The purely naval campaign to force a passage through the Dardanelles, heavily guarded as they were by powerful modern forts, mine fields, and shore torpedo tubes, culminated in a final attack by the entire allied fleet operating in those waters on March 18, 1915. This attack should have succeeded, but through the inability of the mine sweepers to clear a passage through the mine fields guarding the narrows, four of the allied capital ships struck mines, of which three actually sank in the straits, thus influencing the allied naval commander to withdraw his forces. The following diary of the day’s action was written by me in a small notebook whilst serving as a midshipman on board a British battle cruiser. My duties as spotting officer, in a secondary control position, gave me sufficient time not only to obtain a very good view of the whole operations, but also to note them down briefly in my notebook.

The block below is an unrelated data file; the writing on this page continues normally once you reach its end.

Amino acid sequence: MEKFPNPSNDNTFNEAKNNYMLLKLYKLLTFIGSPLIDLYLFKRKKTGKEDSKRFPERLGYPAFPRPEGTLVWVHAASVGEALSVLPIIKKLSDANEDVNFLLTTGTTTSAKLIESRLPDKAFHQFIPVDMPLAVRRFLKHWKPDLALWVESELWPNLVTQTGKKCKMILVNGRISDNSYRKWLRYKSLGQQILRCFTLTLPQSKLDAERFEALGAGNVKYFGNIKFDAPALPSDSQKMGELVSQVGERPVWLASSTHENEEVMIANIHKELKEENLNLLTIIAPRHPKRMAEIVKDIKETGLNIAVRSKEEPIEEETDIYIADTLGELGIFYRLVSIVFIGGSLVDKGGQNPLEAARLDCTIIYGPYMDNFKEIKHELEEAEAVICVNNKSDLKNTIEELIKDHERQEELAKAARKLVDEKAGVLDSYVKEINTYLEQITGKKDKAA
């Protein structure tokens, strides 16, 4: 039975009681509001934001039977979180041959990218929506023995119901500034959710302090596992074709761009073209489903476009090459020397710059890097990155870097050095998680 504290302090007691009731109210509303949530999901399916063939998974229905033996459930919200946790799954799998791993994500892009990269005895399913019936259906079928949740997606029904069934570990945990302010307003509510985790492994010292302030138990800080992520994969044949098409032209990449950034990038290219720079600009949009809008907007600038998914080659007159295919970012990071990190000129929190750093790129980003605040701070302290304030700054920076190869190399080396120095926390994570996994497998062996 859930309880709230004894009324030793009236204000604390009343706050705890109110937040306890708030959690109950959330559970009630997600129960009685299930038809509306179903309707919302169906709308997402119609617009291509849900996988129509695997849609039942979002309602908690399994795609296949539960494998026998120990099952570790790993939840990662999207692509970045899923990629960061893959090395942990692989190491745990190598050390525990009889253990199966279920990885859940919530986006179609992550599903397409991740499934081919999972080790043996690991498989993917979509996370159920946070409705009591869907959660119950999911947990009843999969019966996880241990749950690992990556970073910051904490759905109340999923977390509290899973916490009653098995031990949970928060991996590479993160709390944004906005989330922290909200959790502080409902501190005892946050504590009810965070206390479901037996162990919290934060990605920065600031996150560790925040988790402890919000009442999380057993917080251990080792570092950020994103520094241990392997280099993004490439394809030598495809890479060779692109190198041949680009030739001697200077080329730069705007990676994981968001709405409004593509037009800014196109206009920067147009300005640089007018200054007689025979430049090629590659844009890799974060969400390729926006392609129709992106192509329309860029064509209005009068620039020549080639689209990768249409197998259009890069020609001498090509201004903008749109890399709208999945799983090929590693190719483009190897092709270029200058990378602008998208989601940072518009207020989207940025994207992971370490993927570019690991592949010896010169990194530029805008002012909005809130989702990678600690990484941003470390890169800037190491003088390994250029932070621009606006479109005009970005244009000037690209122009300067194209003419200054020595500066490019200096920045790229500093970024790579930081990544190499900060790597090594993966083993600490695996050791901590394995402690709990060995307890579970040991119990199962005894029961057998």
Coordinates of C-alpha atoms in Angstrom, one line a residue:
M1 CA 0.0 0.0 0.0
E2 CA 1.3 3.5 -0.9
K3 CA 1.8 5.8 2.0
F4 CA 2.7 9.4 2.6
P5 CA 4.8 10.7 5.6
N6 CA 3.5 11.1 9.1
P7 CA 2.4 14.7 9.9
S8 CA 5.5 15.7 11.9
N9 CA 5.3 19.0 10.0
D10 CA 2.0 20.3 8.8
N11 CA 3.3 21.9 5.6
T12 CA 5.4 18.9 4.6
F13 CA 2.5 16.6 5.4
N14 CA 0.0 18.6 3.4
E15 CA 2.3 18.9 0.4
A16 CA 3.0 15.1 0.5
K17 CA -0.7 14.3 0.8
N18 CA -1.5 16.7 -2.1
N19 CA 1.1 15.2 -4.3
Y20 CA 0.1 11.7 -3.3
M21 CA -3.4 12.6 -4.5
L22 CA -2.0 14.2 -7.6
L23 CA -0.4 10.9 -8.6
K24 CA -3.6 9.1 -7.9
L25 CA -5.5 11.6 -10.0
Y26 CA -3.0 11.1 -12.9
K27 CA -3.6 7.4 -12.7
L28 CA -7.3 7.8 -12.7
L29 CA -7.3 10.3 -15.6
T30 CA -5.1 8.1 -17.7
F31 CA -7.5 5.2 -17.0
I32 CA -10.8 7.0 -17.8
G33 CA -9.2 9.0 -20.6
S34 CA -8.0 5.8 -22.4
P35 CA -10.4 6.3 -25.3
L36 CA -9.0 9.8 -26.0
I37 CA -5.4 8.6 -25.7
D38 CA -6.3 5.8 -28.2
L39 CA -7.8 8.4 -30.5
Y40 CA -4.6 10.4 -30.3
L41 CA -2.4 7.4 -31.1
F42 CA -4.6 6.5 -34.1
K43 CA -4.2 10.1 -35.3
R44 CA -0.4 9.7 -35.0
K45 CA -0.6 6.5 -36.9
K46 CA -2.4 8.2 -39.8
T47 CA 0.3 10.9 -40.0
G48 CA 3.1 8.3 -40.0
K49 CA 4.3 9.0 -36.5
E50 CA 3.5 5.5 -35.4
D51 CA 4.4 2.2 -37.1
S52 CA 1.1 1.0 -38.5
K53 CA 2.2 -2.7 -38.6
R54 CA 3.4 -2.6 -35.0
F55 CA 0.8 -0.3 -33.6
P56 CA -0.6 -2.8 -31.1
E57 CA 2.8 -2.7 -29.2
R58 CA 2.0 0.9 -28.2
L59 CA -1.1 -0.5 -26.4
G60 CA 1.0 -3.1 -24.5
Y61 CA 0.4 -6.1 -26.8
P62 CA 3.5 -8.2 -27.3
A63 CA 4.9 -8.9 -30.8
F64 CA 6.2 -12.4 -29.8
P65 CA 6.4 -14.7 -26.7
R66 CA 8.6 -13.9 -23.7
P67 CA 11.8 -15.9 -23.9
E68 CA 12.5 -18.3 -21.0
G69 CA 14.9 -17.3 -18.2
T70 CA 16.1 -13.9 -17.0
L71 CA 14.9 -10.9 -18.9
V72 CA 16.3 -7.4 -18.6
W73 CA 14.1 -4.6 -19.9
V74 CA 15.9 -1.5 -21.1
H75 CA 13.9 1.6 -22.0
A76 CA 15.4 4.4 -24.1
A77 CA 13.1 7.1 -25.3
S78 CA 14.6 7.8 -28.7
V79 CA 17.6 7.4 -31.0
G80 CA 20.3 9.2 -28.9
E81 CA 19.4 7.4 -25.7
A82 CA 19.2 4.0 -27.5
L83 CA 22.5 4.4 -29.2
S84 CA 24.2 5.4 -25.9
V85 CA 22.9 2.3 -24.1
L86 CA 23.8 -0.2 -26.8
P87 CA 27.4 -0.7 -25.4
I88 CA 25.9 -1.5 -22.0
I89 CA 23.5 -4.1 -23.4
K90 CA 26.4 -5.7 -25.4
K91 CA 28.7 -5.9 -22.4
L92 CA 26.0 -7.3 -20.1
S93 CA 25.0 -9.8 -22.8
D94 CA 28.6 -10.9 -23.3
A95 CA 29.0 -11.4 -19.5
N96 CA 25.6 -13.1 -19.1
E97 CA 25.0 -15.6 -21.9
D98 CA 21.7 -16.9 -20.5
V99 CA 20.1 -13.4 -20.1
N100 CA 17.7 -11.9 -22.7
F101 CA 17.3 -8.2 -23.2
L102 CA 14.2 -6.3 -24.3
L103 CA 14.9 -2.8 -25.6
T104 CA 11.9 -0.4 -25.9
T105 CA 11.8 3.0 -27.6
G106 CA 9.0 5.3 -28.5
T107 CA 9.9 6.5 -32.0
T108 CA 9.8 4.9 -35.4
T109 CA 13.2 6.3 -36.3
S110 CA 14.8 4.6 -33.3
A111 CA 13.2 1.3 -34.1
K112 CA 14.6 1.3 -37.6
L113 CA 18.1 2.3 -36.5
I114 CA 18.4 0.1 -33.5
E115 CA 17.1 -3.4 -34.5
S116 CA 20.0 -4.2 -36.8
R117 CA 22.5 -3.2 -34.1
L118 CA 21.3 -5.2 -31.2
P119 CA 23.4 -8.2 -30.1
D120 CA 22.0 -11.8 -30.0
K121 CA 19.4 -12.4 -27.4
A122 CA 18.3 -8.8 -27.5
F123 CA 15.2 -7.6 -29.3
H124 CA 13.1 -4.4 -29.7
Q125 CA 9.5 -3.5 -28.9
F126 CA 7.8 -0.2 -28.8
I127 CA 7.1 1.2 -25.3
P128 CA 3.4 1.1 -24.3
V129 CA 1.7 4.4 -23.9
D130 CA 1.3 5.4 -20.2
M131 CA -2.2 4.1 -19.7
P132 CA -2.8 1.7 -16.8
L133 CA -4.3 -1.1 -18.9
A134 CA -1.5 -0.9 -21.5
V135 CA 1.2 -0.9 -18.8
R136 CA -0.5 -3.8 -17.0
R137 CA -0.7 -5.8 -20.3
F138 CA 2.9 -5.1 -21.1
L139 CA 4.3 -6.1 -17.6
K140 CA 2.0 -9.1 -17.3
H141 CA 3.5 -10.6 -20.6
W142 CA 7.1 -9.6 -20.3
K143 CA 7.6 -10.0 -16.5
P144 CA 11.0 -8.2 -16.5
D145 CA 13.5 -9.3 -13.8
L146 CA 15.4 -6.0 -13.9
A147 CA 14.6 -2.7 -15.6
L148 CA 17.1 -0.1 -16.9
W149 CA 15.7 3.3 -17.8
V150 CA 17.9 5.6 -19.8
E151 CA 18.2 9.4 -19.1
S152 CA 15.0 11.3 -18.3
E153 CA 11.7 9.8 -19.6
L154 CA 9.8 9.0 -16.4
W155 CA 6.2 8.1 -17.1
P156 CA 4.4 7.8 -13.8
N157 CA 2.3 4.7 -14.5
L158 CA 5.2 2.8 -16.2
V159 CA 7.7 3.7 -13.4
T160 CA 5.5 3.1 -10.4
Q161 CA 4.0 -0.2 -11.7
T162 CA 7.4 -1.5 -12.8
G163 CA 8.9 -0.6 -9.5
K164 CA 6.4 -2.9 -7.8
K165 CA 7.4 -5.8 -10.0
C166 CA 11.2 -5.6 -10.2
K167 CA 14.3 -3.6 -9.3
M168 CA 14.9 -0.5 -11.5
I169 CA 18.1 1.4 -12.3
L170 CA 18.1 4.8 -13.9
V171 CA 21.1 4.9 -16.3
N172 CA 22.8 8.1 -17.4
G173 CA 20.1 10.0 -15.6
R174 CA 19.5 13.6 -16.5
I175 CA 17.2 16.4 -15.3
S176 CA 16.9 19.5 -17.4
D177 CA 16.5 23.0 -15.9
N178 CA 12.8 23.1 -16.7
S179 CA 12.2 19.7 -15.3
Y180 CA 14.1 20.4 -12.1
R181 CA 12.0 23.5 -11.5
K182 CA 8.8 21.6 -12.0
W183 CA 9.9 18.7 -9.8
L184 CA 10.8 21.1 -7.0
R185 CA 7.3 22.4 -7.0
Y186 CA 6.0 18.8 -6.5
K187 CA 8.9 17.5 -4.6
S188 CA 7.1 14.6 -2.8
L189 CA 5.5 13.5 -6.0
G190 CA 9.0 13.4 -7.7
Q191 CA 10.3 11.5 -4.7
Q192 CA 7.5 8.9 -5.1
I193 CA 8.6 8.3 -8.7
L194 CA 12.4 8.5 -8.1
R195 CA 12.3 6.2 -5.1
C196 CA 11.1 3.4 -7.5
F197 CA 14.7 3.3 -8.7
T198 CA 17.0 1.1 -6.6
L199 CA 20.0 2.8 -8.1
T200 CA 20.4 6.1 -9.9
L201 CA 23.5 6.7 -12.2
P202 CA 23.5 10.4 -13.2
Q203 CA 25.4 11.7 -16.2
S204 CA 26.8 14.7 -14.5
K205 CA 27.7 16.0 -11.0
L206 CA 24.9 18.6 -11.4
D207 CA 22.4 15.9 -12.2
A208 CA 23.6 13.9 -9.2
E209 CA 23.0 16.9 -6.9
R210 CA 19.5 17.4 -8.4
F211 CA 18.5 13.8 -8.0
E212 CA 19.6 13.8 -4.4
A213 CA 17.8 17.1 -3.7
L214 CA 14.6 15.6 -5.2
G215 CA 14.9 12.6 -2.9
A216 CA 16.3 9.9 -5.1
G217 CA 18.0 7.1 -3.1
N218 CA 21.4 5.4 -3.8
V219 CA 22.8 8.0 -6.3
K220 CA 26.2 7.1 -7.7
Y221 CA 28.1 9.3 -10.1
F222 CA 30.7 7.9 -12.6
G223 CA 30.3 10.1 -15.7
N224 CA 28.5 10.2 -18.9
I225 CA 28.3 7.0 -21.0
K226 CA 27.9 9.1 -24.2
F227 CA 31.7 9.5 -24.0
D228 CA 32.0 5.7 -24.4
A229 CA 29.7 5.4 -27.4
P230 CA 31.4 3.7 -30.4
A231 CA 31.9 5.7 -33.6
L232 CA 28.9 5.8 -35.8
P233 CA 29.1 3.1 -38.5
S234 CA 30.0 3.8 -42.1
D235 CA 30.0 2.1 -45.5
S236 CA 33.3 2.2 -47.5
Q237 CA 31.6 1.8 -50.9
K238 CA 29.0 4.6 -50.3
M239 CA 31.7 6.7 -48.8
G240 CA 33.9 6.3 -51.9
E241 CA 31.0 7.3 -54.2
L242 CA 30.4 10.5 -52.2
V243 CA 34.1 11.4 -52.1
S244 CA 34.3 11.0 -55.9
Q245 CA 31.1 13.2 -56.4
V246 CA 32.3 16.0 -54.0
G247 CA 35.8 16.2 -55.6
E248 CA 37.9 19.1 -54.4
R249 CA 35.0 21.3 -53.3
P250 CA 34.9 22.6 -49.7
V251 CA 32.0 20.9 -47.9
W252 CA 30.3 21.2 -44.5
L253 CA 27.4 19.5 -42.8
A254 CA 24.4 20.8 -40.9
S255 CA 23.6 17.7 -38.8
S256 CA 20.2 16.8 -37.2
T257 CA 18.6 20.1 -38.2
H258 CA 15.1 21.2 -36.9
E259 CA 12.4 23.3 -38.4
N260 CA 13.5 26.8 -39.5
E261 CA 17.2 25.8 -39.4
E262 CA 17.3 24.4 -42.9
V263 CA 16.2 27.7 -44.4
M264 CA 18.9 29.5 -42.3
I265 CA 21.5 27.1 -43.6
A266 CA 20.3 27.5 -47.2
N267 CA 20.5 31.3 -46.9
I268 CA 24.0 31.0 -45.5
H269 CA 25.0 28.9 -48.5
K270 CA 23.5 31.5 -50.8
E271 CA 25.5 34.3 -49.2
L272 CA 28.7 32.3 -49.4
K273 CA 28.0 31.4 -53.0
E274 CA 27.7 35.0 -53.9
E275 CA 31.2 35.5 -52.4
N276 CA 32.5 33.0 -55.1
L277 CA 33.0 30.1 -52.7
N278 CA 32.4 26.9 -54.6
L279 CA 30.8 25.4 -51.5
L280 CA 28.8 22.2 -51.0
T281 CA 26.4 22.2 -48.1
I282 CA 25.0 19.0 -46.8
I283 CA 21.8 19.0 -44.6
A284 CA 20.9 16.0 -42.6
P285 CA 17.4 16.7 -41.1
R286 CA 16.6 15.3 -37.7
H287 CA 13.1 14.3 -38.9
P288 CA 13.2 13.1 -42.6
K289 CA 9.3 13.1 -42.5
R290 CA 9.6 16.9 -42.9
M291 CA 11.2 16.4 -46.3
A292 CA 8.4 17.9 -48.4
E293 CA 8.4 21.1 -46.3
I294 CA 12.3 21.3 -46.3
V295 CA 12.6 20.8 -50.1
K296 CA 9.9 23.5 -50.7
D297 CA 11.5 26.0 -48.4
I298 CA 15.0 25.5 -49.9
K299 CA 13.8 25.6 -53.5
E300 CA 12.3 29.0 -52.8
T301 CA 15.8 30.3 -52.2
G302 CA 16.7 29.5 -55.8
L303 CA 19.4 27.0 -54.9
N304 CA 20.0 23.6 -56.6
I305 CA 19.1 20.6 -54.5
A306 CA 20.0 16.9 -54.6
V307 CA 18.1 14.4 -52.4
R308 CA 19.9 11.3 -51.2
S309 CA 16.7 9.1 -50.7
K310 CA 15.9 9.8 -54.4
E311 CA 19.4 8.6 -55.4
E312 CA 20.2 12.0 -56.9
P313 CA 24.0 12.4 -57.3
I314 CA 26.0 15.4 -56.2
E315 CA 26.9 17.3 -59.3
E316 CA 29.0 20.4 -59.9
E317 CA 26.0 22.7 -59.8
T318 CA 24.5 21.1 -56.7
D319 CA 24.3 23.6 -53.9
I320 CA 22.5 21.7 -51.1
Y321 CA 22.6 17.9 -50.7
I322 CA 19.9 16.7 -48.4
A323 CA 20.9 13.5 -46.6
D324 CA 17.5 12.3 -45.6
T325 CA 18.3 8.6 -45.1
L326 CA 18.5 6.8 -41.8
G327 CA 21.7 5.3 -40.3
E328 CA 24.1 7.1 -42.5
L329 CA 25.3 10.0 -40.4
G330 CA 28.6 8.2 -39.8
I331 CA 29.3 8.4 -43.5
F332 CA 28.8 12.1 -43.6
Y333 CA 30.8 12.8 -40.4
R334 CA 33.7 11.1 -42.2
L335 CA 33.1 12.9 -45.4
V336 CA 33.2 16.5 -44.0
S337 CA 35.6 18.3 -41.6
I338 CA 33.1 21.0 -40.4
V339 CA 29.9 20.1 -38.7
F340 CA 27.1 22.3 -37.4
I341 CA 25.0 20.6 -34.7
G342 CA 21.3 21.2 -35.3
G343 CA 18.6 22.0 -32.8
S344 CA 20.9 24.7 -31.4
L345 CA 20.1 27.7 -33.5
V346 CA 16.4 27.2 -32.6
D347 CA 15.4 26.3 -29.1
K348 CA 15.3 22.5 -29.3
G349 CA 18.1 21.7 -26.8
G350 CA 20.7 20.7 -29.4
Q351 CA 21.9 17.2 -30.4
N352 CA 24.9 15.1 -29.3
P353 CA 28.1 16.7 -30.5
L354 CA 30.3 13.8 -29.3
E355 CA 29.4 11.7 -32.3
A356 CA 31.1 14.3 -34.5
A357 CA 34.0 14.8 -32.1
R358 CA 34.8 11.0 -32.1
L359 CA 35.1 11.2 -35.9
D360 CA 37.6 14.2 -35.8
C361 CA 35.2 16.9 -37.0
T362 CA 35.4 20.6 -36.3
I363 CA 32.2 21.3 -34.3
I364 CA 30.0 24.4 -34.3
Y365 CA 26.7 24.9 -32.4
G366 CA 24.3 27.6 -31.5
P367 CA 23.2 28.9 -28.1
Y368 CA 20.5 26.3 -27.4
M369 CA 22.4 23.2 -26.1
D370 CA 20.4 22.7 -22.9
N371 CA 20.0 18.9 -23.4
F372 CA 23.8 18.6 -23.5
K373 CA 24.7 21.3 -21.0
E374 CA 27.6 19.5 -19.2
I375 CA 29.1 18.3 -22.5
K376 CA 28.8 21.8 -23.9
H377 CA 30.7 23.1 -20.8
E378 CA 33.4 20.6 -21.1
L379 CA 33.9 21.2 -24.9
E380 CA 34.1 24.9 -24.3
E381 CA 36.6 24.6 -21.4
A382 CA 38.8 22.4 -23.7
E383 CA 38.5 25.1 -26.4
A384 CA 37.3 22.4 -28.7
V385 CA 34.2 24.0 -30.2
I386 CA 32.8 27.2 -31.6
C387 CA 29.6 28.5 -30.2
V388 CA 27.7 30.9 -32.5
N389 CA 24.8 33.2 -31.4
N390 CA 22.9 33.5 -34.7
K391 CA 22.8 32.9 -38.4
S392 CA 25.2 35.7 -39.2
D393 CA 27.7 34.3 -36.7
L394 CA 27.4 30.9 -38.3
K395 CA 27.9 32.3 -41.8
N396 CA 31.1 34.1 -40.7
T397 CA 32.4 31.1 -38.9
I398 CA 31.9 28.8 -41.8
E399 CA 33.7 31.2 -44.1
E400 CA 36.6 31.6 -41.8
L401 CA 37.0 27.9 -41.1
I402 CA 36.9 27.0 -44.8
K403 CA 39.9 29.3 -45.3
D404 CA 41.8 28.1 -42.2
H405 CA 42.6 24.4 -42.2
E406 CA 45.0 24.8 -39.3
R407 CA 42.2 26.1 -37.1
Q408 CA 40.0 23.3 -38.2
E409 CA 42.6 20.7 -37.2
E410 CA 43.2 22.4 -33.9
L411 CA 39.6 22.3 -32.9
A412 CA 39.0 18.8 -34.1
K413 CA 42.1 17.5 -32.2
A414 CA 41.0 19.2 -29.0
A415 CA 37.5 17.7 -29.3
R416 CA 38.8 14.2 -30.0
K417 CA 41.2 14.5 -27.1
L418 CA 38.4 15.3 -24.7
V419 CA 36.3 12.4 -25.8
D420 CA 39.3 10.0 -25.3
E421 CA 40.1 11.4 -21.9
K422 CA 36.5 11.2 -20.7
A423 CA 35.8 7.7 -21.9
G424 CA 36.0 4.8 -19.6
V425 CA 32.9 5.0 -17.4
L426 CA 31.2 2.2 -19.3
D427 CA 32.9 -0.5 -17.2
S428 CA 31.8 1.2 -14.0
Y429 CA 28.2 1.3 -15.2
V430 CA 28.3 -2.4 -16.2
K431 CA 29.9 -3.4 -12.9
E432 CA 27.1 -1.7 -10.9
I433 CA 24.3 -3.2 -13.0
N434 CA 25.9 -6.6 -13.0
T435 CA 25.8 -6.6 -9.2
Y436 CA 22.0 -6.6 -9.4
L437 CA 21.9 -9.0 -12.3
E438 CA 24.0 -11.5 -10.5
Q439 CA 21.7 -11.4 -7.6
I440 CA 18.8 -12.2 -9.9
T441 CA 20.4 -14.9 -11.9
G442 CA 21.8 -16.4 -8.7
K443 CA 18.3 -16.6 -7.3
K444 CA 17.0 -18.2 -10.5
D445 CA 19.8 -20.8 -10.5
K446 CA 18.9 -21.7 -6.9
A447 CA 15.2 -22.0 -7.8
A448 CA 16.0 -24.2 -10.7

Ships Versus Forts—Dardanelles, March, 1915
By Lieutenant D. D. Mercer, Royal Navy (Retired)